Nginx, SPDY, and Automattic

Yesterday, Valentin Bartenev, a developer at Nginx, Inc., announced SPDY support for the Nginx web server. SPDY is a next-generation networking protocol developed by Google and focused on making the web faster. More information on SPDY can be found on Wikipedia.

At Automattic, we have used Nginx since 2008. Since then, it has made its way into almost every piece of our web infrastructure. We use it for load balancing, image serving (via MogileFS), serving static and dynamic web content, and caching. In fact, we have almost 1000 servers running Nginx today, serving over 100,000 requests per second.

I met Andrew and Igor at WordCamp San Fransicso in 2011.  For the next six months, we discussed the best way for Automattic and Nginx, Inc. to work together. In December 2011, we agreed that Automattic would sponsor the development and integration of SPDY into Nginx. The only real requirement from our end was that the resulting code be released under an open source license so that others could benefit from all the hard work.

For the past 6 months, Valentin and others have been implementing SPDY support in Nginx, and for the past month or so, we have been continually testing SPDY, fixing bugs, and improving stability. Things are almost ready for production and we hope to enable SPDY for all of WordPress.com in the next few weeks. Today, this site is SPDY-enabled if you are using a recent version of Chrome or Firefox and accessing this site over SSL. You can download the Chrome extension here and the one for FireFox here.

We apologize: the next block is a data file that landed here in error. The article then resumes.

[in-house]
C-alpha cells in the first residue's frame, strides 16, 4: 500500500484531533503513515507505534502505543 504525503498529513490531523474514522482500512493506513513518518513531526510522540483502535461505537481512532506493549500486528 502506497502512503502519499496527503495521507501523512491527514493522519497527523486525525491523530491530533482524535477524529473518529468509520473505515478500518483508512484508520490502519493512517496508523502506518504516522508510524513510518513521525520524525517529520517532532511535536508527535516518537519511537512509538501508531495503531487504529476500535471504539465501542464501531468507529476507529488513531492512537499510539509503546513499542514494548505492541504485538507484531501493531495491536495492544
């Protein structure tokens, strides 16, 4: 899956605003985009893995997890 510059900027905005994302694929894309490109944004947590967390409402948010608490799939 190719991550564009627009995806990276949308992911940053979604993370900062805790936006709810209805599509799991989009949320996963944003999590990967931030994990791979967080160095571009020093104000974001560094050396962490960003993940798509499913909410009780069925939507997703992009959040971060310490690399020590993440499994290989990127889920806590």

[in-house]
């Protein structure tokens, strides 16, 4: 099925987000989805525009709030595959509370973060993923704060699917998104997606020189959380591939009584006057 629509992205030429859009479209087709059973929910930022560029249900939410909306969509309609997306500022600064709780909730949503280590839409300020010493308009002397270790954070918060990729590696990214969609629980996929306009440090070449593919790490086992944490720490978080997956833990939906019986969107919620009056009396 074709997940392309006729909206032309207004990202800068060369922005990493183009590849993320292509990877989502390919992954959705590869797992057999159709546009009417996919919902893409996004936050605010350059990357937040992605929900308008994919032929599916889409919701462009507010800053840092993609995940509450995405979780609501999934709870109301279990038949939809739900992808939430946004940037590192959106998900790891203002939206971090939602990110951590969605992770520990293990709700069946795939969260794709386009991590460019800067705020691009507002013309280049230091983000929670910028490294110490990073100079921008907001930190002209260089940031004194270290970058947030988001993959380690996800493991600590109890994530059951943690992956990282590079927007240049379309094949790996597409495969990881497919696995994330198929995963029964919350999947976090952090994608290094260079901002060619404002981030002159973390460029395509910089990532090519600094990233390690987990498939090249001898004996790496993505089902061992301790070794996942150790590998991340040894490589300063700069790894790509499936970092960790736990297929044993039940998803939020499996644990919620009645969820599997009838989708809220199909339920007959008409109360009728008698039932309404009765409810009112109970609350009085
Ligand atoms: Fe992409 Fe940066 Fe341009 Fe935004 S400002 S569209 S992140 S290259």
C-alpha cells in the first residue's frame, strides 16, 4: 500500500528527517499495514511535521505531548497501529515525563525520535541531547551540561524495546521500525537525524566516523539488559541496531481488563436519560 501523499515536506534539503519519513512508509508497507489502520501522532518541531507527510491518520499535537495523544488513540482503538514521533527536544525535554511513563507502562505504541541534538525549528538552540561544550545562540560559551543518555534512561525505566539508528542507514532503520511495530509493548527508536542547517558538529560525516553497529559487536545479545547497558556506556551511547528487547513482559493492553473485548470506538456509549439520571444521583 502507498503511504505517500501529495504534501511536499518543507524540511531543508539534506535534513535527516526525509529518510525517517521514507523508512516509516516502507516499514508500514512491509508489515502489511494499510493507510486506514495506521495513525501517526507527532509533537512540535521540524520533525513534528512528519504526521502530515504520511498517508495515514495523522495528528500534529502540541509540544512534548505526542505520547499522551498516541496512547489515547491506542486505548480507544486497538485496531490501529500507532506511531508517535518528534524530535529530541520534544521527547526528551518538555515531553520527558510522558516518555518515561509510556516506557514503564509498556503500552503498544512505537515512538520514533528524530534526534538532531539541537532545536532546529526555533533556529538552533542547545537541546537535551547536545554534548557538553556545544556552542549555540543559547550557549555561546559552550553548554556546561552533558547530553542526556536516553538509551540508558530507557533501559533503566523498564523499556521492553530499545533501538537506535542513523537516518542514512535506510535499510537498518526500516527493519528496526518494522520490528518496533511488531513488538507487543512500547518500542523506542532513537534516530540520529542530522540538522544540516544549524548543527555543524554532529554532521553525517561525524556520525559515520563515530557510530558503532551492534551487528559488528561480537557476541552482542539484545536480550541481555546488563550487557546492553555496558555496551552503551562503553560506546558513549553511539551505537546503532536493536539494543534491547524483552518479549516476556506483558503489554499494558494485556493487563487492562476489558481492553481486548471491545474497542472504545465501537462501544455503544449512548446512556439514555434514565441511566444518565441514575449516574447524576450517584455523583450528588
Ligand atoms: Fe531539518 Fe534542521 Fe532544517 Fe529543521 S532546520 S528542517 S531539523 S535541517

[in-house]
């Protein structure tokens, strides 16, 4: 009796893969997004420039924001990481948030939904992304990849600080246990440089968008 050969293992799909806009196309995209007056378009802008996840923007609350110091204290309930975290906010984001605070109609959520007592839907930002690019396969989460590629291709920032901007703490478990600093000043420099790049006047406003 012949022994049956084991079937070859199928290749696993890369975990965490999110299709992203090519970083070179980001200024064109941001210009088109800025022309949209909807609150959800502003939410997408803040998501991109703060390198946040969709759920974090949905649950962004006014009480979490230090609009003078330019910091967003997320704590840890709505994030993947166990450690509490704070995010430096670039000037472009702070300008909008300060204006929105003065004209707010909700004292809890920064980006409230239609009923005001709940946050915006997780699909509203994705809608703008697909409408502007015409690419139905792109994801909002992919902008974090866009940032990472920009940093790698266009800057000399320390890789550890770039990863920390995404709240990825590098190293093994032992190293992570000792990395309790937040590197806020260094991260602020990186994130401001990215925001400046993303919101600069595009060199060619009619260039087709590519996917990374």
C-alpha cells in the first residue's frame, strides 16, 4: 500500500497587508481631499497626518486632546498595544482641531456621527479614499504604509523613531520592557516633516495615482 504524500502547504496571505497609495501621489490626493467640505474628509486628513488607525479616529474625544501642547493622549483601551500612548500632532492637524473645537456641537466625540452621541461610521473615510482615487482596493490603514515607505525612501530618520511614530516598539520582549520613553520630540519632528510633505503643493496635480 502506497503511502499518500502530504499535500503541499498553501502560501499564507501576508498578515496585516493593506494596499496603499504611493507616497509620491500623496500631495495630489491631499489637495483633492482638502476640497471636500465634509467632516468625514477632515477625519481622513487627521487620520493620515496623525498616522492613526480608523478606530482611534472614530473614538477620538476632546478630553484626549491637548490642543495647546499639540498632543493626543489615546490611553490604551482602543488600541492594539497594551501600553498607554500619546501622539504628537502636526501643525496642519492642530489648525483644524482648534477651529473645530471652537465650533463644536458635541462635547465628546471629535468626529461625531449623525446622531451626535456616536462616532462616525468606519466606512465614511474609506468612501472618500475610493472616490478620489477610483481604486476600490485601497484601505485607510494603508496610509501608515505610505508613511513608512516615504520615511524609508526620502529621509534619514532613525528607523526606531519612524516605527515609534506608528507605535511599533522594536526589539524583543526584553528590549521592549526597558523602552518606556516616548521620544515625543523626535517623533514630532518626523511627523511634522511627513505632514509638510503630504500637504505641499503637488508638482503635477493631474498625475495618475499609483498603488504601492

Thanks to the Nginx team for all their hard work implementing SPDY, and thanks to all of my Automattic co-workers who helped us test SPDY.  I hope to post some real-world performance numbers in the next few weeks as we complete our SPDY deployment and gather more data. We are also looking forward to SPDY support being part of the official Nginx source in the near future.

“We’d like to say big thanks to the team at Automattic and especially to Pyry Hakulinen who has been great in helping us test and debug this first public version of SPDY module for nginx. Automattic is a great partner, and we will continue to work with Barry and his team on improvements to nginx and to nginx/SPDY in particular.”

Andrew Alexeev – Nginx, Inc.

Author: Barry

To be written by someone famous...

24 thoughts on “Nginx, SPDY, and Automattic”

  1. Reblogged this on Ryan Markel and commented:

    We have the best systems engineers in the world at Automattic. They’re ever better than you think they are because what they do is silent and unnoticeable, like ninjas.

    They just keep the service running solid, day after day.

  2. Note for Chrome users: If you don’t want to install a Chrome extension, you can enter the following into the JavaScript console:

    window.chrome.loadTimes().wasFetchedViaSpdy

  3. Barry, good to know that automattic is helping nginx evolution.

    But why disabled the spdy and what is the current status after one month of this post?

    btw, i was at wcsf 2011 too, great talk 😉

    1. SPDY is still enabled for this site. We are still working on some stability issues before enabling it more widely. As you can see from the change log there have been quite a few improvements in the past month.

      1. Hey Barry,

        It doesn’t seem to be enabled. Both the chrome extension and scripts to show protocol report false. Are you able to shine some light on this? Is there a reason you’ve disabled spdy?

        Best,
        todd

          1. Ooops, my mistake. We’re working on activating it today on flightfox.com. Looks like we’ll have to compile the spdy patch into nginx because it’s not yet in the stable release. Looking forward to testing performance and seeing results.

  4. I just want to thank you for working on this matter. Nginx is great and the SPDY protocol will certainly improve nginx a lot and give it many more years ahead. Hopefully it will become the standard not the exception in the months to come.

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